I also heard a story (rumor?) of Zürich playing Basel at home, where the Zürich fans met the train of supporters from Basel at the station and barricaded them inside so that the missed the first half of the match. I’m trying to find a news story or photos to back this up.

Aarau Bachfischet

Ok, this has to be one of the coolest traditions that Aarau has, one that has been going for over 150 years. There is a long story behind it… but basically the ‘Bach’ (stream) was a gift that a group of nuns from Aarau gave the city. Flowing water into the city. Annually, the Bach is emptied and cleaned by city workers and volunteers. Then, in the evening, the water is ‘turned’ back on. The children make lanterns and then parade with leafy branches and their lit lanterns along the river to celebrate the fresh water running back through Aarau. A lot of the Bach is now running underground. The children sing a cool tune as they parade down through the town (which is doesn’t make much sense):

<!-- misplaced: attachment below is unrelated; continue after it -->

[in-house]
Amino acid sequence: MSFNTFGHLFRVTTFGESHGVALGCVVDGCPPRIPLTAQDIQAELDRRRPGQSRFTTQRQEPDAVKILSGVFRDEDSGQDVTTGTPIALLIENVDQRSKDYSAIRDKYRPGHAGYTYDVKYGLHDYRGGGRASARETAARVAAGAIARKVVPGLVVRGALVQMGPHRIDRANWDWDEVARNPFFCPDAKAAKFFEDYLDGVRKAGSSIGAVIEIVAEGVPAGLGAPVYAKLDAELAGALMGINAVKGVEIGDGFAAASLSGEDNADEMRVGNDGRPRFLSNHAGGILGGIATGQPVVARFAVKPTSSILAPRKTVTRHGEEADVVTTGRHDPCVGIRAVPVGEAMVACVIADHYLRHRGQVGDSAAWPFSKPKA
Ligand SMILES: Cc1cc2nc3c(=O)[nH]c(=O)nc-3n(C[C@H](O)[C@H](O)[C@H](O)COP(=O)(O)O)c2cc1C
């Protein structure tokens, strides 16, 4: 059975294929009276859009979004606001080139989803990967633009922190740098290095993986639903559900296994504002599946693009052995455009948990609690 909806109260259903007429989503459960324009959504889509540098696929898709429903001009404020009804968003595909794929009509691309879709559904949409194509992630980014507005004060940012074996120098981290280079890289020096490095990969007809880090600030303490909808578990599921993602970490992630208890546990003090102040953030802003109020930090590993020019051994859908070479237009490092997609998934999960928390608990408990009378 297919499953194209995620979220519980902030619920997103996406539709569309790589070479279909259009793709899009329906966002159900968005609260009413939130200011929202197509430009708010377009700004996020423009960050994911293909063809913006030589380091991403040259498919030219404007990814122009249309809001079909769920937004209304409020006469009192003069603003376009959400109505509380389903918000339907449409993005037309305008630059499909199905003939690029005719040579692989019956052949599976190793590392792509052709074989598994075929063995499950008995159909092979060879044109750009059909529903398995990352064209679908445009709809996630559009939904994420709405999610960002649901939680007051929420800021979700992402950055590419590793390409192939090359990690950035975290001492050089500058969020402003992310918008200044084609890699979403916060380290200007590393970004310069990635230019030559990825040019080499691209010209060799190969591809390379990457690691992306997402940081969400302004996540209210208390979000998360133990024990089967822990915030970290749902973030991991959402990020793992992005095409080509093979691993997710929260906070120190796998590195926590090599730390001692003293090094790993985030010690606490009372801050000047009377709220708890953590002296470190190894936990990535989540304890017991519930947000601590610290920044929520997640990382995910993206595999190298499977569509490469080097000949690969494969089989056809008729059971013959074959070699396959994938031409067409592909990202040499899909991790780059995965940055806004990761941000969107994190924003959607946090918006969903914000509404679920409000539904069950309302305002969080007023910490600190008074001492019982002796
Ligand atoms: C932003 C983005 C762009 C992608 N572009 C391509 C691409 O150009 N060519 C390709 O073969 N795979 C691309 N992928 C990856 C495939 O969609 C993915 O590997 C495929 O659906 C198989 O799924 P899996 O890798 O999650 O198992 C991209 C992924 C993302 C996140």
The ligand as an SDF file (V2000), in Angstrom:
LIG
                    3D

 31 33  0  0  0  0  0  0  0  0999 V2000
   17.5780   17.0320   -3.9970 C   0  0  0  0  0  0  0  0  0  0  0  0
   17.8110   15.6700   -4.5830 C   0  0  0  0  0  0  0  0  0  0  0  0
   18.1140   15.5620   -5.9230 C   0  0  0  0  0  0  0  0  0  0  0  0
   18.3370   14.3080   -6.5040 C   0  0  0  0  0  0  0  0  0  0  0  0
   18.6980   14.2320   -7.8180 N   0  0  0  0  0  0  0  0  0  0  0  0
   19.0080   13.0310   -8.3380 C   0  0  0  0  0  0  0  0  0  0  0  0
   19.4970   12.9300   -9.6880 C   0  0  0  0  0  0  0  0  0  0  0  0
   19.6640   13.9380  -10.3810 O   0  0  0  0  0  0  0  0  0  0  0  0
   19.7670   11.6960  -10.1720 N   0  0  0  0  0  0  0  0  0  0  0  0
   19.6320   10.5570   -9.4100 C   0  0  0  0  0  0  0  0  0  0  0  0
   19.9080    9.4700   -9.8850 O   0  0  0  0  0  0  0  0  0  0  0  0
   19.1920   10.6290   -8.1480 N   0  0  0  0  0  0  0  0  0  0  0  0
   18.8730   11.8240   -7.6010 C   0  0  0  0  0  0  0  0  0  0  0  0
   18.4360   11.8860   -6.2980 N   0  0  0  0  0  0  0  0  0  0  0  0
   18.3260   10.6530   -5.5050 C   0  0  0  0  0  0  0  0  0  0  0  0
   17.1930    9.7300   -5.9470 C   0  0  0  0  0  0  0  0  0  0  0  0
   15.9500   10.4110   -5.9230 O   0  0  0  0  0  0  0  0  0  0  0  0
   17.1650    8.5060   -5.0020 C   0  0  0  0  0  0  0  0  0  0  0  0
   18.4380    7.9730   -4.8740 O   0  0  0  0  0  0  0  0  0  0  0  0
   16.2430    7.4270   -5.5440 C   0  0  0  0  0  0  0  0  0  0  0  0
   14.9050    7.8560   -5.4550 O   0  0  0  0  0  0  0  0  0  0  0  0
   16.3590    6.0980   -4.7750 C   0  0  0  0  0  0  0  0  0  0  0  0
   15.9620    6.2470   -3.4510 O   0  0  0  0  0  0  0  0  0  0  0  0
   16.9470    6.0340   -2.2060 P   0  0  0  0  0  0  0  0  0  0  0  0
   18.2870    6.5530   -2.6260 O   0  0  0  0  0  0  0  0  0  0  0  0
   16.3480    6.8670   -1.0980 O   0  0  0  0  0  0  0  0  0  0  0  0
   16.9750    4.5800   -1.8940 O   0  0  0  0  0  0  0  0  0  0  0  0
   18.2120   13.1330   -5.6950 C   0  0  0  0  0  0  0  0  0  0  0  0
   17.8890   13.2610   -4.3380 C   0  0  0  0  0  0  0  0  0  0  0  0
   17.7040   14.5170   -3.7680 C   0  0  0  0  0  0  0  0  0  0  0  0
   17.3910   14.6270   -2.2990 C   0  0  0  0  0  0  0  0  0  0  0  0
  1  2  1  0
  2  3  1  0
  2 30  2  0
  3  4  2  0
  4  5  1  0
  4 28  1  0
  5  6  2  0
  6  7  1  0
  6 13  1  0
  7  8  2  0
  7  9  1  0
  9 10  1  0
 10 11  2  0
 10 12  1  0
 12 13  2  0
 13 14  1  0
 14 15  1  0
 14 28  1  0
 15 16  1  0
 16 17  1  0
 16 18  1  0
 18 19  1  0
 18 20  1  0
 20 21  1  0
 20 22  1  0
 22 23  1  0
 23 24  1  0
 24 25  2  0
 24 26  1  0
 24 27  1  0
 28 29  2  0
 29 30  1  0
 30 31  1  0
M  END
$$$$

Fürio, de Bach brönnt.
D’Suhrer händ en azündt.
D’Aarauer händ ne glösche.
D’Chüttiger, d’Chüttiger rite uf de Frösche.“

The parade is followed by a bonfire, fireworks, and the Mords-Chlapf (loud bang!). Here are some photos but they don’t give much credit to the very impressive lanterns the kids made. Even Toby got to hold one. Must try making some ourselves once.

Amazing how you can mix hundreds of fiery lanterns with tired children (in the dark) and still no one gets hurt. Only a few kids, I mean lanterns, caught fire! Haha.

Aarau wird zum Bauernhof

Aarau has a thing every year in conjuction with a training college called Liebegg (where you can train to be a ‘farmer’). They turn parts of the city into a ‘Bauernhof’ or farm. They have animals for the kids to pat and play with, pony rides, horse and carriage rides. Pig racing, alphorns and a bit of a talk from the major. We headed (in the cold and wet) to Aarau, first to the Saturday morning markets (so cool!) and then had a look around the altstadt turned farmyard. The boys loved it. Toby wouldn’t get out of the sheep pen!

They also had an apple press making apple juice to try and buy. Very fascinating. It is amazing how much juice you can get out of apples.